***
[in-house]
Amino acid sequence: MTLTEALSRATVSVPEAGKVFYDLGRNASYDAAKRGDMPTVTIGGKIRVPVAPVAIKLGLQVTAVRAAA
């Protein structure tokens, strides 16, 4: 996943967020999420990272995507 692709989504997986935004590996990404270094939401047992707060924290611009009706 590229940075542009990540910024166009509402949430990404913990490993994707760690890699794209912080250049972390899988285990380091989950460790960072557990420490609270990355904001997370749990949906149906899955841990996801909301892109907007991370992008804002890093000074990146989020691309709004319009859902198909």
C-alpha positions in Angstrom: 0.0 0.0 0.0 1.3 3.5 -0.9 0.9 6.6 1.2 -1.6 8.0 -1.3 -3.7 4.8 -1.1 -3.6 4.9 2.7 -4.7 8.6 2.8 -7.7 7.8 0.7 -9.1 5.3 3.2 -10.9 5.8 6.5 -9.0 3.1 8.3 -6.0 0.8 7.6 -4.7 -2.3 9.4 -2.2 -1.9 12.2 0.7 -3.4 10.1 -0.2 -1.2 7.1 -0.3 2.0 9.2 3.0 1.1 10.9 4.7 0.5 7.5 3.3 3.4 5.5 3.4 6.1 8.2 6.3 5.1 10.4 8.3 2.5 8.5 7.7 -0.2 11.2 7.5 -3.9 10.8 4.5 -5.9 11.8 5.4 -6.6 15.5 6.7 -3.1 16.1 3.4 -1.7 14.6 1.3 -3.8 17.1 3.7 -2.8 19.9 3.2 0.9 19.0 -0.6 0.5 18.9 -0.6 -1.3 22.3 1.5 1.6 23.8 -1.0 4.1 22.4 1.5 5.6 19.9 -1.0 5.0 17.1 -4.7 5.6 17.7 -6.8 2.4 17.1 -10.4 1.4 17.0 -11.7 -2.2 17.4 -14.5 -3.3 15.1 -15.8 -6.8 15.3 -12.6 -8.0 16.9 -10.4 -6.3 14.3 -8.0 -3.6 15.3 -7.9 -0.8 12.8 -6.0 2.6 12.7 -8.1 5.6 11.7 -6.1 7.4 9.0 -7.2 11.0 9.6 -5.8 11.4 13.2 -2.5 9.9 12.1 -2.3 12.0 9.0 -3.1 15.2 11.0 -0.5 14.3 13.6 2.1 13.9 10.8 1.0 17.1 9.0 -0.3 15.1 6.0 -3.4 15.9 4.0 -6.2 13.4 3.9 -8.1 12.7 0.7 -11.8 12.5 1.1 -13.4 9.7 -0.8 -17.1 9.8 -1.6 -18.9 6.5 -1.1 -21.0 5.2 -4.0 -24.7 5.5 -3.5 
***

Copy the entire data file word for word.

[in-house]
Amino acid sequence: MTLTEALSRATVSVPEAGKVFYDLGRNASYDAAKRGDMPTVTIGGKIRVPVAPVAIKLGLQVTAVRAAA
């Protein structure tokens, strides 16, 4: 996943967020999420990272995507 692709989504997986935004590996990404270094939401047992707060924290611009009706 590229940075542009990540910024166009509402949430990404913990490993994707760690890699794209912080250049972390899988285990380091989950460790960072557990420490609270990355904001997370749990949906149906899955841990996801909301892109907007991370992008804002890093000074990146989020691309709004319009859902198909």
C-alpha positions in Angstrom: 0.0 0.0 0.0 1.3 3.5 -0.9 0.9 6.6 1.2 -1.6 8.0 -1.3 -3.7 4.8 -1.1 -3.6 4.9 2.7 -4.7 8.6 2.8 -7.7 7.8 0.7 -9.1 5.3 3.2 -10.9 5.8 6.5 -9.0 3.1 8.3 -6.0 0.8 7.6 -4.7 -2.3 9.4 -2.2 -1.9 12.2 0.7 -3.4 10.1 -0.2 -1.2 7.1 -0.3 2.0 9.2 3.0 1.1 10.9 4.7 0.5 7.5 3.3 3.4 5.5 3.4 6.1 8.2 6.3 5.1 10.4 8.3 2.5 8.5 7.7 -0.2 11.2 7.5 -3.9 10.8 4.5 -5.9 11.8 5.4 -6.6 15.5 6.7 -3.1 16.1 3.4 -1.7 14.6 1.3 -3.8 17.1 3.7 -2.8 19.9 3.2 0.9 19.0 -0.6 0.5 18.9 -0.6 -1.3 22.3 1.5 1.6 23.8 -1.0 4.1 22.4 1.5 5.6 19.9 -1.0 5.0 17.1 -4.7 5.6 17.7 -6.8 2.4 17.1 -10.4 1.4 17.0 -11.7 -2.2 17.4 -14.5 -3.3 15.1 -15.8 -6.8 15.3 -12.6 -8.0 16.9 -10.4 -6.3 14.3 -8.0 -3.6 15.3 -7.9 -0.8 12.8 -6.0 2.6 12.7 -8.1 5.6 11.7 -6.1 7.4 9.0 -7.2 11.0 9.6 -5.8 11.4 13.2 -2.5 9.9 12.1 -2.3 12.0 9.0 -3.1 15.2 11.0 -0.5 14.3 13.6 2.1 13.9 10.8 1.0 17.1 9.0 -0.3 15.1 6.0 -3.4 15.9 4.0 -6.2 13.4 3.9 -8.1 12.7 0.7 -11.8 12.5 1.1 -13.4 9.7 -0.8 -17.1 9.8 -1.6 -18.9 6.5 -1.1 -21.0 5.2 -4.0 -24.7 5.5 -3.5 